One of the biggest events in the horse racing calendar got under way on Tuesday as thousands of punters descended on Cheltenham for Gold Cup week.
The Irish have always been an integral part of the prestigious National Hunt Festival, which sees the best of Britain and Ireland's thoroughbred horses pitted against each other like no other meeting in the racing calendar.
Organisers normally expect about 15,000 Irish racegoers every day, almost equally divided between ex-pats living in the UK and people crossing the Irish Sea from the Emerald Isle.
Star-spotting can be a full-time occupation, with many celebrity race fans making the trip course-side, including a plethora of royals, actors and sportspeople.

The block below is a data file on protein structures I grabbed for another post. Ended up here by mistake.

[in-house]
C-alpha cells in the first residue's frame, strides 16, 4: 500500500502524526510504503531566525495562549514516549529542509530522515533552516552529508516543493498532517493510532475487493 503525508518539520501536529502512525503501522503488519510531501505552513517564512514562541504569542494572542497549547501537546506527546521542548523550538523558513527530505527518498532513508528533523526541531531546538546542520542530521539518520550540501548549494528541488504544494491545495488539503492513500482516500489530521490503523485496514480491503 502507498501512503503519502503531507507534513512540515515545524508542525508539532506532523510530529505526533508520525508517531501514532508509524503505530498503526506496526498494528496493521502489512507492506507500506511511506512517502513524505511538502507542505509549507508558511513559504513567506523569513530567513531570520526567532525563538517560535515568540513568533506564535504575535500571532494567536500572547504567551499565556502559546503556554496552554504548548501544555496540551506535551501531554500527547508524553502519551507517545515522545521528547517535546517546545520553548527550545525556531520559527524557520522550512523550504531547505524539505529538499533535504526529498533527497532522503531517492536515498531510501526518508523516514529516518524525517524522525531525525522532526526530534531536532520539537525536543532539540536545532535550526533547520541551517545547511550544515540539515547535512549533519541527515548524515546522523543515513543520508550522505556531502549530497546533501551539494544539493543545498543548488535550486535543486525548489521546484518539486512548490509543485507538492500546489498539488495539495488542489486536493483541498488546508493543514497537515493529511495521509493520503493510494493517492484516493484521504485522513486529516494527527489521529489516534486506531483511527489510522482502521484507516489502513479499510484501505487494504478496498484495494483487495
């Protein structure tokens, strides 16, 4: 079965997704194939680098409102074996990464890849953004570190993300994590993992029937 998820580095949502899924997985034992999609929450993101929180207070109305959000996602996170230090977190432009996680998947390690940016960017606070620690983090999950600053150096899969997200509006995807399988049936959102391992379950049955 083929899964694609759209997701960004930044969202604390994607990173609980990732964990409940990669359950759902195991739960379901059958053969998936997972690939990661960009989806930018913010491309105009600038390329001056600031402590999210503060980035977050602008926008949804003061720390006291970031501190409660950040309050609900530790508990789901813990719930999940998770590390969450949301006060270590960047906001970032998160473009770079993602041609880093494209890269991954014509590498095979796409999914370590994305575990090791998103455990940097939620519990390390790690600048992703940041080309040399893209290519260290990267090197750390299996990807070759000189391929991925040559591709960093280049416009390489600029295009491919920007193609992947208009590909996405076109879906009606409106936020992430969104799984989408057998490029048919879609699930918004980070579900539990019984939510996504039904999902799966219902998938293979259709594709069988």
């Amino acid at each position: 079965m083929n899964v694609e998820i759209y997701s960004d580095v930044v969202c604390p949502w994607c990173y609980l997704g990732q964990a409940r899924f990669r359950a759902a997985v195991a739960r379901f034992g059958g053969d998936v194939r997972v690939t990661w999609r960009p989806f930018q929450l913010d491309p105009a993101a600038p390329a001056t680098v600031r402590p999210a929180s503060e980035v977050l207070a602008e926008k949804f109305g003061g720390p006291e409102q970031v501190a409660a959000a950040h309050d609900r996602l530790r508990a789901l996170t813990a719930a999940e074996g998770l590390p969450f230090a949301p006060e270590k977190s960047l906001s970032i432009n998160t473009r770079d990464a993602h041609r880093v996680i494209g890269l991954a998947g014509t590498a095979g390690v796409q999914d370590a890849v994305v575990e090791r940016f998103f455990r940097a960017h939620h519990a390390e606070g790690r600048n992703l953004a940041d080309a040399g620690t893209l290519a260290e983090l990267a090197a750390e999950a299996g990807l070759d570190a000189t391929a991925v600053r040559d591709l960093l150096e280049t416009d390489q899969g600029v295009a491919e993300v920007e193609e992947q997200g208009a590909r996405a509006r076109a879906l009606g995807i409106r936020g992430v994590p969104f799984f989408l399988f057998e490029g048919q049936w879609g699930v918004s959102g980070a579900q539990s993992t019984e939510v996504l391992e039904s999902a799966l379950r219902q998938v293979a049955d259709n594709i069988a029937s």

Around 220,000 pints of Guinness are expected to be consumed, organisers said. Last year £1.5 million was withdrawn from cash machines around Prestbury Park as punters recharged their wallets.
Around 230,000 people are expected to attend the four-day festival to watch a total of 27 races, which culminates on Friday with the Gold Cup race.
Gate receipts estimated to reach £7 million and bookmakers are anticipating a record-breaking year with industry turnover tipped to surpass the £600 million barrier.
Forecasters expect the weather in Cheltenham to start cold and frosty with the mercury staying at around 5C (41F) during the day.
Organisers have been using frost covers to ensure the freezing temperatures from over the weekend do not affect the track.
Simon Claisse, clerk of the course, said the worse weather was expected to hold off with only light showers forecast during the week. "During the festival itself, we are expecting the odd shower but nothing significant," he said.